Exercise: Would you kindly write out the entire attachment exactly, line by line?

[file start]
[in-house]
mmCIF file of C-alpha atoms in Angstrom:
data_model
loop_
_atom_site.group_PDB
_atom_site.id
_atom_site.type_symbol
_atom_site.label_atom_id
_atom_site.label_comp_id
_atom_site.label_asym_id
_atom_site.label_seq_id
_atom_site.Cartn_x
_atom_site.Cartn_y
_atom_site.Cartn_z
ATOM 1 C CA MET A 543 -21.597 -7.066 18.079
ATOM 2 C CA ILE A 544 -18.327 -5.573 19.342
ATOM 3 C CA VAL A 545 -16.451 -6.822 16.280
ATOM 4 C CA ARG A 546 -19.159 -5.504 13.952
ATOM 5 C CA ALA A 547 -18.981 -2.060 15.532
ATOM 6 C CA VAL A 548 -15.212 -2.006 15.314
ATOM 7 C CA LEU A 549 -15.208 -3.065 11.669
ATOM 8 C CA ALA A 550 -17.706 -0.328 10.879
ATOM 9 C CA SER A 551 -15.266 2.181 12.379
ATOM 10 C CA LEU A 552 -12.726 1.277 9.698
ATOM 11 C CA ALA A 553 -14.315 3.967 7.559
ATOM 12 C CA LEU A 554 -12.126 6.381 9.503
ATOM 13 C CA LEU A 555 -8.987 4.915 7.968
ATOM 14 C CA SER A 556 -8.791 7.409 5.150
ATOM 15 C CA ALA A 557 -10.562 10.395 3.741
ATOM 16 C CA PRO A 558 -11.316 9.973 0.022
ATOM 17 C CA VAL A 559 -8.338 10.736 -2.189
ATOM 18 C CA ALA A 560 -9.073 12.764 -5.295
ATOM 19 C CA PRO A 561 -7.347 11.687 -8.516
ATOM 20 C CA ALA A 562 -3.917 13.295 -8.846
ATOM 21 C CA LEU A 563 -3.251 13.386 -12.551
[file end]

[in-house]
mmCIF file of C-alpha atoms in Angstrom:
data_model
loop_
_atom_site.group_PDB
_atom_site.id
_atom_site.type_symbol
_atom_site.label_atom_id
_atom_site.label_comp_id
_atom_site.label_asym_id
_atom_site.label_seq_id
_atom_site.Cartn_x
_atom_site.Cartn_y
_atom_site.Cartn_z
ATOM 1 C CA MET A 543 -21.597 -7.066 18.079
ATOM 2 C CA ILE A 544 -18.327 -5.573 19.342
ATOM 3 C CA VAL A 545 -16.451 -6.822 16.280
ATOM 4 C CA ARG A 546 -19.159 -5.504 13.952
ATOM 5 C CA ALA A 547 -18.981 -2.060 15.532
ATOM 6 C CA VAL A 548 -15.212 -2.006 15.314
ATOM 7 C CA LEU A 549 -15.208 -3.065 11.669
ATOM 8 C CA ALA A 550 -17.706 -0.328 10.879
ATOM 9 C CA SER A 551 -15.266 2.181 12.379
ATOM 10 C CA LEU A 552 -12.726 1.277 9.698
ATOM 11 C CA ALA A 553 -14.315 3.967 7.559
ATOM 12 C CA LEU A 554 -12.126 6.381 9.503
ATOM 13 C CA LEU A 555 -8.987 4.915 7.968
ATOM 14 C CA SER A 556 -8.791 7.409 5.150
ATOM 15 C CA ALA A 557 -10.562 10.395 3.741
ATOM 16 C CA PRO A 558 -11.316 9.973 0.022
ATOM 17 C CA VAL A 559 -8.338 10.736 -2.189
ATOM 18 C CA ALA A 560 -9.073 12.764 -5.295
ATOM 19 C CA PRO A 561 -7.347 11.687 -8.516
ATOM 20 C CA ALA A 562 -3.917 13.295 -8.846
ATOM 21 C CA LEU A 563 -3.251 13.386 -12.551